"Peter's Denial" by Rosana Casco
Truly, I tell you, this very night,
before the rooster crows, you will deny me three times.
Jesus predicts they will all fall away this very night. But Peter insists that he will never fall away. He will follow no matter what ... And then Jesus says, "Truly I tell you [singular, said only to Peter] this very night, before the rooster crows, you will deny me three times." Peter argues the point, "Even if I must die with you, I will not deny you." Our text goes on to say "all the disciples said the same."
But as Paul Harvey liked to say, "now we know the rest of the story." What are we to make of this? Some will condemn Peter for making rash statements about his own capabilities and failing to keep his promises. Is that really right? Who else would even dare to try to follow Jesus as Peter did on that night? Who else had the courage to try? None of the other disciples did. No, the reality is that Peter attempted to be more faithful than anyone else on that night. Because of his failed attempt, we have an eyewitness account of what happened to Jesus after his arrest. Peter is to be admired for his attempt, in his over-confident and ambitious way, to do what is humanly impossible -- to follow Jesus perfectly. We are to recognize that if Peter could not follow the Lord in his own strength and ability that we, too, must rely solely on Jesus and not ourselves.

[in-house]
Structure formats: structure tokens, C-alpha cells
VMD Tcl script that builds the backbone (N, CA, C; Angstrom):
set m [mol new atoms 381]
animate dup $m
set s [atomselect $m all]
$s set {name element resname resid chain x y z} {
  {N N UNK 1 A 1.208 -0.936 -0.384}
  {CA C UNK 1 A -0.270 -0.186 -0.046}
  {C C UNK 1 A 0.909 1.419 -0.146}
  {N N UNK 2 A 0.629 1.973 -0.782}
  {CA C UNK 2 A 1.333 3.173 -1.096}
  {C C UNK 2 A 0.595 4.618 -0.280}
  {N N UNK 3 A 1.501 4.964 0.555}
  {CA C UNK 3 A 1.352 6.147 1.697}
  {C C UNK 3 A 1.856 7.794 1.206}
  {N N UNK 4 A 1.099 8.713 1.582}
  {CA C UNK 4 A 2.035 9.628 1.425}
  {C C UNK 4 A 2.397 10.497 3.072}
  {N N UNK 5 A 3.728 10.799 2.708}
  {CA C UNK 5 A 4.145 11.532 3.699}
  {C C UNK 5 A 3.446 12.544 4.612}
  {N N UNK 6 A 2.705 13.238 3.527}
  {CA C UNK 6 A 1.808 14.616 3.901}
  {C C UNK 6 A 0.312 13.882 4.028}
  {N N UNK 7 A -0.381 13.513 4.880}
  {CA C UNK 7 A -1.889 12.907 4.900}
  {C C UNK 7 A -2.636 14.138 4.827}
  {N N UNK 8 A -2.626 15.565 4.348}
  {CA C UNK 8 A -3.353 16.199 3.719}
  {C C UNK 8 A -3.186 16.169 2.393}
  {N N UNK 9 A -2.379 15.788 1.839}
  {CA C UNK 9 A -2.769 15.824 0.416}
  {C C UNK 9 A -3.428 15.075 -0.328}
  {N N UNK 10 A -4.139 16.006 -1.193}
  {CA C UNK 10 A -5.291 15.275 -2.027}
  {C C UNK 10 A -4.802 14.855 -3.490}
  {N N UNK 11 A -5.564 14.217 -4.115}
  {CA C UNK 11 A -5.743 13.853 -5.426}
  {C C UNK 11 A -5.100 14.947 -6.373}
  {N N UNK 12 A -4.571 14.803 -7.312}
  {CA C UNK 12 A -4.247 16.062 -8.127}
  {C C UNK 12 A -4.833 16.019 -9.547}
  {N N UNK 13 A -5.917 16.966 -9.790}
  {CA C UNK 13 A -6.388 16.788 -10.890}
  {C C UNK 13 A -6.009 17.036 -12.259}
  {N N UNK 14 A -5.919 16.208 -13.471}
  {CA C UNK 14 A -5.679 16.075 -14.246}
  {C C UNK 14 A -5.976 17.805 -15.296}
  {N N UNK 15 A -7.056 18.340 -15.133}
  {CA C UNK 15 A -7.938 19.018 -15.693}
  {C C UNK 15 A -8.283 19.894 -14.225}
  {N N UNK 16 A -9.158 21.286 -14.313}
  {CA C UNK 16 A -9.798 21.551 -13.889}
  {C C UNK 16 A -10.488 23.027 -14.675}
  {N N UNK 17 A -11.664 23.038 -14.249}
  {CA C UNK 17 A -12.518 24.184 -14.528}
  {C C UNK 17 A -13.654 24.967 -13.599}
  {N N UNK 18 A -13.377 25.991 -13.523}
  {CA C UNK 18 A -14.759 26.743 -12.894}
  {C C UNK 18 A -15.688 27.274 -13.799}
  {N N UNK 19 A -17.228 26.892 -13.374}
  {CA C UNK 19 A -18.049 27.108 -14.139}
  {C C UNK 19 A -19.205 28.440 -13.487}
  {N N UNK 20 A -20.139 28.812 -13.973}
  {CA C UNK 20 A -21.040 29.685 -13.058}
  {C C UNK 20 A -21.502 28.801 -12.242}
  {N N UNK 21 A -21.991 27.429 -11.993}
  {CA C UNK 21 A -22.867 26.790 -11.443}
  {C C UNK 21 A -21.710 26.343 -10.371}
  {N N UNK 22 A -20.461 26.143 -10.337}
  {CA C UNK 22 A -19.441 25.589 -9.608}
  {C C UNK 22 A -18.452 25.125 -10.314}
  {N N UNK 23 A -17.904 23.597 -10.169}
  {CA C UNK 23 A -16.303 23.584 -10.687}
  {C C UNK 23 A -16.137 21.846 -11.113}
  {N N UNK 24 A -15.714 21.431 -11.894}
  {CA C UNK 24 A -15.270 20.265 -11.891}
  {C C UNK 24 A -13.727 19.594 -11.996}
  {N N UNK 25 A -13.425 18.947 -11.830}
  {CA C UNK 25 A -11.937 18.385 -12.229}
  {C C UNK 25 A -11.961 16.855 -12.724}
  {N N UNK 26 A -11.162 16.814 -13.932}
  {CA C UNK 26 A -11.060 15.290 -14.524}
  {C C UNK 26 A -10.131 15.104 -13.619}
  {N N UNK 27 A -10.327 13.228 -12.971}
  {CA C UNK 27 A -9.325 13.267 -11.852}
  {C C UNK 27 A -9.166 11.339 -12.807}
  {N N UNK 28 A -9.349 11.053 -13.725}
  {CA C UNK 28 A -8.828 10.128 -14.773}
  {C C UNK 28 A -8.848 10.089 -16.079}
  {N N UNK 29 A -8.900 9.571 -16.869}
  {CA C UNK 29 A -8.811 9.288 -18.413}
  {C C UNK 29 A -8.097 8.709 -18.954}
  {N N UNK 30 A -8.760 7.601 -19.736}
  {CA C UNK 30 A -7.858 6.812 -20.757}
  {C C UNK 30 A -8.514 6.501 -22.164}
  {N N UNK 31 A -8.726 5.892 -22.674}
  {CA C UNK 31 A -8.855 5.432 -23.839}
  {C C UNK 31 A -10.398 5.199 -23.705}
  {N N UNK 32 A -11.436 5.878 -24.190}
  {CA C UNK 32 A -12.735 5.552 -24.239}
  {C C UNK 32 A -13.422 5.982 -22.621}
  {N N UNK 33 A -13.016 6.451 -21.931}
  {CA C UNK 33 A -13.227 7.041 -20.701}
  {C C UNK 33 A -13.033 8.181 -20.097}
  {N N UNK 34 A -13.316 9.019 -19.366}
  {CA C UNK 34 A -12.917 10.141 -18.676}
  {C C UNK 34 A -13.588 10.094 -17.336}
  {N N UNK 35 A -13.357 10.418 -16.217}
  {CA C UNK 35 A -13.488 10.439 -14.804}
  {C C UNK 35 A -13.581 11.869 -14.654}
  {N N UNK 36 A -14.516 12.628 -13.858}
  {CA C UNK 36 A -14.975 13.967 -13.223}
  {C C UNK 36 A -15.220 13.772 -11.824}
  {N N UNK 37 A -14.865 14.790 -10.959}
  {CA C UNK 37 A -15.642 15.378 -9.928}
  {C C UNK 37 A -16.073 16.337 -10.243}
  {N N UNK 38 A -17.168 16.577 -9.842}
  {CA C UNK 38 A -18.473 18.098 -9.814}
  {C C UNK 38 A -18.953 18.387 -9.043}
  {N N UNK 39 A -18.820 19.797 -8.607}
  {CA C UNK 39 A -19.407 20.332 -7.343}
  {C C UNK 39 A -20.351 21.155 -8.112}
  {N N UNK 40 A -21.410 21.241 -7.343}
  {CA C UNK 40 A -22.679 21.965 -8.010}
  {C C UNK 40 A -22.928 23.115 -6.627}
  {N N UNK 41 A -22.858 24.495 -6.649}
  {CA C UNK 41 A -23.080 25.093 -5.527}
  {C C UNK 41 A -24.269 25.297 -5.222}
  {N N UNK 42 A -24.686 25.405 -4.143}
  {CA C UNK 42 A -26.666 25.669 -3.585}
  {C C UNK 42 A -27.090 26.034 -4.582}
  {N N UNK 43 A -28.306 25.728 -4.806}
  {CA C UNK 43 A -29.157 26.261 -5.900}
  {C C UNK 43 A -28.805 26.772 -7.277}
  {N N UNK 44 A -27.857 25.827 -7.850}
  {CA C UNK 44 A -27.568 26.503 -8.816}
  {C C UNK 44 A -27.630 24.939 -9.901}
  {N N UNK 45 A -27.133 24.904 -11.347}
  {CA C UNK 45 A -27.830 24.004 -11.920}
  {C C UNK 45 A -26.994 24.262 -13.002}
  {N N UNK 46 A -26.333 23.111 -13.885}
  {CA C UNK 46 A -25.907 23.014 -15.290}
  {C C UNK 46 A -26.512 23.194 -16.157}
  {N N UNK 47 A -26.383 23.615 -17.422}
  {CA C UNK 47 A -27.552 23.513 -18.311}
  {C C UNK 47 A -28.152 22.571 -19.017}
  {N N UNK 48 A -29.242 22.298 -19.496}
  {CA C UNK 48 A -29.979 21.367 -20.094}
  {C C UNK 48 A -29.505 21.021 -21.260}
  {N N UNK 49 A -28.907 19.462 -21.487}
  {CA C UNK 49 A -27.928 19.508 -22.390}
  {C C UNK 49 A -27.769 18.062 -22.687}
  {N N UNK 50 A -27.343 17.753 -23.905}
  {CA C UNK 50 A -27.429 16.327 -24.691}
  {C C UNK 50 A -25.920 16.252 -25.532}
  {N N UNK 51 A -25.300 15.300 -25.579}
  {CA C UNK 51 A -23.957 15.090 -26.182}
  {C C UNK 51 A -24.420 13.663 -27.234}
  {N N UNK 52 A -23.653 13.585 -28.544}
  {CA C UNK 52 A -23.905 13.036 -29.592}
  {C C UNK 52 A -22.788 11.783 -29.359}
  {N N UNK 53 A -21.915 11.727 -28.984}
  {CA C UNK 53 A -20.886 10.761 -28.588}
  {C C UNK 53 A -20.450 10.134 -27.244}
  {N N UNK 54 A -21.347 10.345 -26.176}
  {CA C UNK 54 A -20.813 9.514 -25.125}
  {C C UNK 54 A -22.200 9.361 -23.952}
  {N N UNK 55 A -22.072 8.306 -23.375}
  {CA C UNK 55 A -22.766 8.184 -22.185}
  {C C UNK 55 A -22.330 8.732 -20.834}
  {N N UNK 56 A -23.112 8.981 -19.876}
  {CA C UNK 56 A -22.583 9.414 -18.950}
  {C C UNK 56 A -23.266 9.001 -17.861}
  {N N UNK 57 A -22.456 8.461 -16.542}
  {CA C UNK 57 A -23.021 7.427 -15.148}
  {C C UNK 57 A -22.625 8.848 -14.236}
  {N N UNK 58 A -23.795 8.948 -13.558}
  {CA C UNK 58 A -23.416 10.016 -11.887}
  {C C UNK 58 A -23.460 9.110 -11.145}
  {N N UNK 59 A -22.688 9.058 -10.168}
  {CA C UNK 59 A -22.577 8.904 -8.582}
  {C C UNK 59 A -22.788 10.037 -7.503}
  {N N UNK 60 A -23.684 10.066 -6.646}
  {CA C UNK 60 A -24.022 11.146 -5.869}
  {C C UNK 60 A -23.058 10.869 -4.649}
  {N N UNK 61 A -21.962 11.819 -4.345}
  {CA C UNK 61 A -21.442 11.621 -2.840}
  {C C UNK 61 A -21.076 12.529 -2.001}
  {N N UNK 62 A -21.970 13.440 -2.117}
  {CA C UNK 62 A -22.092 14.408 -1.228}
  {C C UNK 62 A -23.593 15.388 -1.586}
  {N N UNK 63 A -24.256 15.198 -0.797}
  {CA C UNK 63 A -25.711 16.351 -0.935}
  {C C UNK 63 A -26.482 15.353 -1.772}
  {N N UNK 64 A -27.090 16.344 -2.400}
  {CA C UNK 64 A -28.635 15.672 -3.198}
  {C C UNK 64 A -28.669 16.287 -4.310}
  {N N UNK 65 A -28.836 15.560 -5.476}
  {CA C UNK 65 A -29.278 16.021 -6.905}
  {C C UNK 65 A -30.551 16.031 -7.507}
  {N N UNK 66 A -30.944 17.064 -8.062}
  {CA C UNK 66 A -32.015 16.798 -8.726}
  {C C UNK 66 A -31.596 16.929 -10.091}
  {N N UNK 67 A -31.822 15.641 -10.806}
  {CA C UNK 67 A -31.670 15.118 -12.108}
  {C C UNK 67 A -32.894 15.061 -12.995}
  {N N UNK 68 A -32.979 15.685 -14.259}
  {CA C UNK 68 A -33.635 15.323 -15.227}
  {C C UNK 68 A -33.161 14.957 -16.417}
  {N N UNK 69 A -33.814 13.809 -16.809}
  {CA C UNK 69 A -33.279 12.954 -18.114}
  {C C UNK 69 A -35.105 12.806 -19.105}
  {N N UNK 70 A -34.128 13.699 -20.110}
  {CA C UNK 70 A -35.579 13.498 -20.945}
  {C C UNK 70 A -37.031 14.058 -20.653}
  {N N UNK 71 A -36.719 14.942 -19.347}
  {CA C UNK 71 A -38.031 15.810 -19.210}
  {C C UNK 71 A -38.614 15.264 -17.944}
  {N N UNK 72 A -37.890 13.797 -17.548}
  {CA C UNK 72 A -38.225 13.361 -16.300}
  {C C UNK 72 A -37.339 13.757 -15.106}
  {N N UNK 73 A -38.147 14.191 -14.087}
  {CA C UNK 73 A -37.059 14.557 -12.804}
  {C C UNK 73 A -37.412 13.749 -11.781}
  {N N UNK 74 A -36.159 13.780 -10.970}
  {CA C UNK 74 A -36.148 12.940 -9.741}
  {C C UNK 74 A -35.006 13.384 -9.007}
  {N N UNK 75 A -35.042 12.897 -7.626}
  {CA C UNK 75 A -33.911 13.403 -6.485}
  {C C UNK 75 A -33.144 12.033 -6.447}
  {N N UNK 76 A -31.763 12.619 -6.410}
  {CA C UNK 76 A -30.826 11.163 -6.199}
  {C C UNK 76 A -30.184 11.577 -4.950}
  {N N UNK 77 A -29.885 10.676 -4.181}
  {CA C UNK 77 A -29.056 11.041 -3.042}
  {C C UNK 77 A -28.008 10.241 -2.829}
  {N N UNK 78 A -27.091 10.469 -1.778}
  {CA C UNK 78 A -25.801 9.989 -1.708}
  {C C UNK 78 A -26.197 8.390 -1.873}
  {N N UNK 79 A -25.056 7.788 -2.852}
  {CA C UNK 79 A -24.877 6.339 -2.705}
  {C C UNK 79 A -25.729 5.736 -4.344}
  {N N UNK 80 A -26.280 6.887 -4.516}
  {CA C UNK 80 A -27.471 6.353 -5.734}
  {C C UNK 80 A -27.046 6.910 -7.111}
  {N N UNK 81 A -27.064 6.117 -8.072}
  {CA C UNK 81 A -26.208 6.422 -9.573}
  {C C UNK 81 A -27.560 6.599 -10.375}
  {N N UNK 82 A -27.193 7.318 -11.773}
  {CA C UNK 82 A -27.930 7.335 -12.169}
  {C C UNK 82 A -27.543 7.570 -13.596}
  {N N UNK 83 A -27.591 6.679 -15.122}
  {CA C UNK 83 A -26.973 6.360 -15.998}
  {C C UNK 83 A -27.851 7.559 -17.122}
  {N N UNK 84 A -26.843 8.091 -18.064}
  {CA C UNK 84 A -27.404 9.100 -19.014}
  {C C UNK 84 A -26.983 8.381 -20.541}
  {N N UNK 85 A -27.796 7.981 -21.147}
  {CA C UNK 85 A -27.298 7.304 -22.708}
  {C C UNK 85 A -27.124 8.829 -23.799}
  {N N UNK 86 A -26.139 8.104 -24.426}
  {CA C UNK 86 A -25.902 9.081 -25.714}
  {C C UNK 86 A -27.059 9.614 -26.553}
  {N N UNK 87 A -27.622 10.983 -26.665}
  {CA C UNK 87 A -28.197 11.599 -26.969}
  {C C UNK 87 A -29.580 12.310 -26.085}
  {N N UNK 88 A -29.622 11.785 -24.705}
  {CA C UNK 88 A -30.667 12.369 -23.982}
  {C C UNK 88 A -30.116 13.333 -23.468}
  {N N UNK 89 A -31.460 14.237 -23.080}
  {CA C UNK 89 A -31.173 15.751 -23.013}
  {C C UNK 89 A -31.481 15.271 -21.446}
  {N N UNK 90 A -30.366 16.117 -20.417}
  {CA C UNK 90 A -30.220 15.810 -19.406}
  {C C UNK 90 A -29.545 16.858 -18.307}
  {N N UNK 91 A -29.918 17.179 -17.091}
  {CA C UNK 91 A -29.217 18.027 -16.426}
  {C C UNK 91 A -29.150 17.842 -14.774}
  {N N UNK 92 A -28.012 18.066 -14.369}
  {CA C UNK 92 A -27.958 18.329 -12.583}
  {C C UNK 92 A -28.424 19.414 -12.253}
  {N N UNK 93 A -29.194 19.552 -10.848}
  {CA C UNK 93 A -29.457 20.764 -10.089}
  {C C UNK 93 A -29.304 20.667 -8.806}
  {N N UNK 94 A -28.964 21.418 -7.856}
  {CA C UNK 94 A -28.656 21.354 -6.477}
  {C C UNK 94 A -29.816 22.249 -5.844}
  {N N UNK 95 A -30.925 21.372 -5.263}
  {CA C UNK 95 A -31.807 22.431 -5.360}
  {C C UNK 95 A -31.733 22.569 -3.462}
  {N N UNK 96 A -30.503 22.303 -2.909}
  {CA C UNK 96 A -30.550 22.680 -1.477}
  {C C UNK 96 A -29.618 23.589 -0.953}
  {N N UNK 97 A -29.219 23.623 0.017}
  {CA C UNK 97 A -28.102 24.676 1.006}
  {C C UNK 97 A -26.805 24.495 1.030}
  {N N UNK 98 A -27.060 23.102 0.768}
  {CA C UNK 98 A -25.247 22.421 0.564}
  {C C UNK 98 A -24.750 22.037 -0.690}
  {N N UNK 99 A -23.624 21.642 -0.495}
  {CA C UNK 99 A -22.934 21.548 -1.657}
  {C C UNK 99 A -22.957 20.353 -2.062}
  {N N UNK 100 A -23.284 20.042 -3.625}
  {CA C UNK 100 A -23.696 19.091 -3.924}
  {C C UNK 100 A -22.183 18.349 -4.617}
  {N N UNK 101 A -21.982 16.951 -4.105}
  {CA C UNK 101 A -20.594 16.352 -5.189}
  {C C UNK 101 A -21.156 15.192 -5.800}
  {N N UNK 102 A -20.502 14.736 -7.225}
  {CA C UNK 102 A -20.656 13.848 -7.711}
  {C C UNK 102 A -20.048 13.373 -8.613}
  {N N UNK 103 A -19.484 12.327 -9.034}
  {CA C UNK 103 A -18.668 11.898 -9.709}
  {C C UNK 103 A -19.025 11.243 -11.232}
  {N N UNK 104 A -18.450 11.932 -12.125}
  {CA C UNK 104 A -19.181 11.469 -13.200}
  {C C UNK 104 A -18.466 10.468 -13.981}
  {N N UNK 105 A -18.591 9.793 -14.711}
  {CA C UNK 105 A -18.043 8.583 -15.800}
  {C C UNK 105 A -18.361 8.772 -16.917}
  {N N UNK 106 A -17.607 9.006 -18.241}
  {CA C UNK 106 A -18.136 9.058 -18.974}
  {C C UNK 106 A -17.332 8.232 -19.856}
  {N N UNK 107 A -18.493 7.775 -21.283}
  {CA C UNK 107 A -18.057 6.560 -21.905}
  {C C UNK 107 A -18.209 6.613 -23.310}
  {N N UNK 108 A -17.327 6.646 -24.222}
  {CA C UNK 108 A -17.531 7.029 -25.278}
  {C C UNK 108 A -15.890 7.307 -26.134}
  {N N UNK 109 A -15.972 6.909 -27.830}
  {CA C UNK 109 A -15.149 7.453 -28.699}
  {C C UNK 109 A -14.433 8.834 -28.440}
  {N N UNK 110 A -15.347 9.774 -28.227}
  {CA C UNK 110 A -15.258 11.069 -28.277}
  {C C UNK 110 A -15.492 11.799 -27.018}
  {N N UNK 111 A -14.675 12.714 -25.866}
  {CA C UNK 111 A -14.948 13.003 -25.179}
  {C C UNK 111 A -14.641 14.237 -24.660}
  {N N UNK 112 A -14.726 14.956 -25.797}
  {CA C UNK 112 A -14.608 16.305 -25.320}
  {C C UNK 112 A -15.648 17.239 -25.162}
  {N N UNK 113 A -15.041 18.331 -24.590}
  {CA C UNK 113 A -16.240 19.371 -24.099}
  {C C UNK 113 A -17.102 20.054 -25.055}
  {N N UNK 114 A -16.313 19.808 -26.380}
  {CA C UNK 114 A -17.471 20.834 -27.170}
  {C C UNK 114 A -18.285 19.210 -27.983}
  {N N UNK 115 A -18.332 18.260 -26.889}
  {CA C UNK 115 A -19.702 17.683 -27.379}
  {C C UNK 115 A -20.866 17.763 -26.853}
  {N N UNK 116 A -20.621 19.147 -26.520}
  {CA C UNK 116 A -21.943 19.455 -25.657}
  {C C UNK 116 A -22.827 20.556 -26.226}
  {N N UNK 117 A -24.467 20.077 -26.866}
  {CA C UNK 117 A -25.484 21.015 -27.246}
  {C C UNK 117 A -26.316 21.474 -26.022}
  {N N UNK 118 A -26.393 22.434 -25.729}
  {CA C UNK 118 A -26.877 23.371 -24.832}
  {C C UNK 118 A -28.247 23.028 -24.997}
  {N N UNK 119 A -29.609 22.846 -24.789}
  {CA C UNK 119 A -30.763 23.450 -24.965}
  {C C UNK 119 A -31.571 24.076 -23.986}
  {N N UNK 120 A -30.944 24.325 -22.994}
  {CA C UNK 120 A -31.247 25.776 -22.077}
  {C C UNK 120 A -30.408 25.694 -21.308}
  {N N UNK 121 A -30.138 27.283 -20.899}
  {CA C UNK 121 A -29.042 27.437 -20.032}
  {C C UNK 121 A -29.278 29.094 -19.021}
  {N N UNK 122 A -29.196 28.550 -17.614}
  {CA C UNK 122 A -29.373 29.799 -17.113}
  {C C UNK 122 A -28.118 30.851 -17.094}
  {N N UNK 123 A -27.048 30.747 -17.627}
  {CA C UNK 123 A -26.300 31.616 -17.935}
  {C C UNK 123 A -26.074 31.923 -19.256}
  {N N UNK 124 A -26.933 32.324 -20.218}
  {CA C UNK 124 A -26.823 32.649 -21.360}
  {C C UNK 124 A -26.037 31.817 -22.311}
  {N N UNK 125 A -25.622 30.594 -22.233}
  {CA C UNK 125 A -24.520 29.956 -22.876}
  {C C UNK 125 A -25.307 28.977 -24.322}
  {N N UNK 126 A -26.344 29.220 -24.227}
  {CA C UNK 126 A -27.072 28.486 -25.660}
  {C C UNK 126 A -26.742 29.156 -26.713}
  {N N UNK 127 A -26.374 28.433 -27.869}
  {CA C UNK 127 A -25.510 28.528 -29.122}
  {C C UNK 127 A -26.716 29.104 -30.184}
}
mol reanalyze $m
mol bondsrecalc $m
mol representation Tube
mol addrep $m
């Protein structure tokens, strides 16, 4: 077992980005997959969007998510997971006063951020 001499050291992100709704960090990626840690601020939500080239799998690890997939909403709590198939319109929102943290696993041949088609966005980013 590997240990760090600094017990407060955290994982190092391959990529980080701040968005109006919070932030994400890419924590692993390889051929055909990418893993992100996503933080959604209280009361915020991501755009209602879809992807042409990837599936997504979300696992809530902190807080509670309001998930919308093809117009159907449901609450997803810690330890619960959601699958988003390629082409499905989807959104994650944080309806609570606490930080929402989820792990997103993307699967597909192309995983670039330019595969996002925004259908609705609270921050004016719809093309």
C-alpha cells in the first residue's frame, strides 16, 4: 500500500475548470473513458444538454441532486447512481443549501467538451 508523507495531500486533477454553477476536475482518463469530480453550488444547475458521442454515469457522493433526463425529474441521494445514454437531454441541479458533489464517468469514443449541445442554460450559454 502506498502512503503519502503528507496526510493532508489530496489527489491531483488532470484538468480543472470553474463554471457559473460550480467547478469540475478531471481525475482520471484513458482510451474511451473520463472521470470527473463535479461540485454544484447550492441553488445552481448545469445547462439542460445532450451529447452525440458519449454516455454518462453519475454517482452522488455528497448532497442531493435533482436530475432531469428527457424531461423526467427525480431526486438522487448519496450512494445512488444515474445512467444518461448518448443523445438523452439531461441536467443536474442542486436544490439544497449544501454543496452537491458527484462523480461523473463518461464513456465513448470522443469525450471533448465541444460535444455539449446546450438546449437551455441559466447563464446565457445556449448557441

In his commentary, William Barclay makes some really good observations about this passage:
1) Jesus was realistic. He knew what was coming but did it all anyway. All the suffering, betrayal, and abandonment was clearly known to him.
2) Jesus was confident. He said, "After I have been raised, I will go before you to Galilee." He was sure of the suffering but even more sure of the coming glory.
3) Jesus was sympathetic. He did not condemn the disciples for their weakness. He did not wag his finger at them, reproach them, call them unworthy or any such thing. He knows they [and we] are creatures who need him to do the task appointed (the Lamb of God who takes away the sin of the world). He knows all men [and women] at their worst and still loves us all the way through the cross.
The story of Peter's overconfidence in his own abilities and failure that results are good reminders to remember Luther's explanation to the Third Article of the Creed:
"I believe I cannot, by my own reason or strength, believe in my Lord Jesus Christ or come to him ..." Peter tried, in his own reason and strength, and failed. Thank God Jesus sent the Holy Spirit: "But the Holy Spirit has called me by the Gospel, enlightened me with his gifts, sanctified and kept me in the true faith." Jesus will restore Peter, and has claimed you through the power of the Holy Spirit.
Remember Whose you are --
 Barclay, William. The Gospel of Matthew, volume 2. Philadelphia: The Westminster Press, 1958, p. 379-380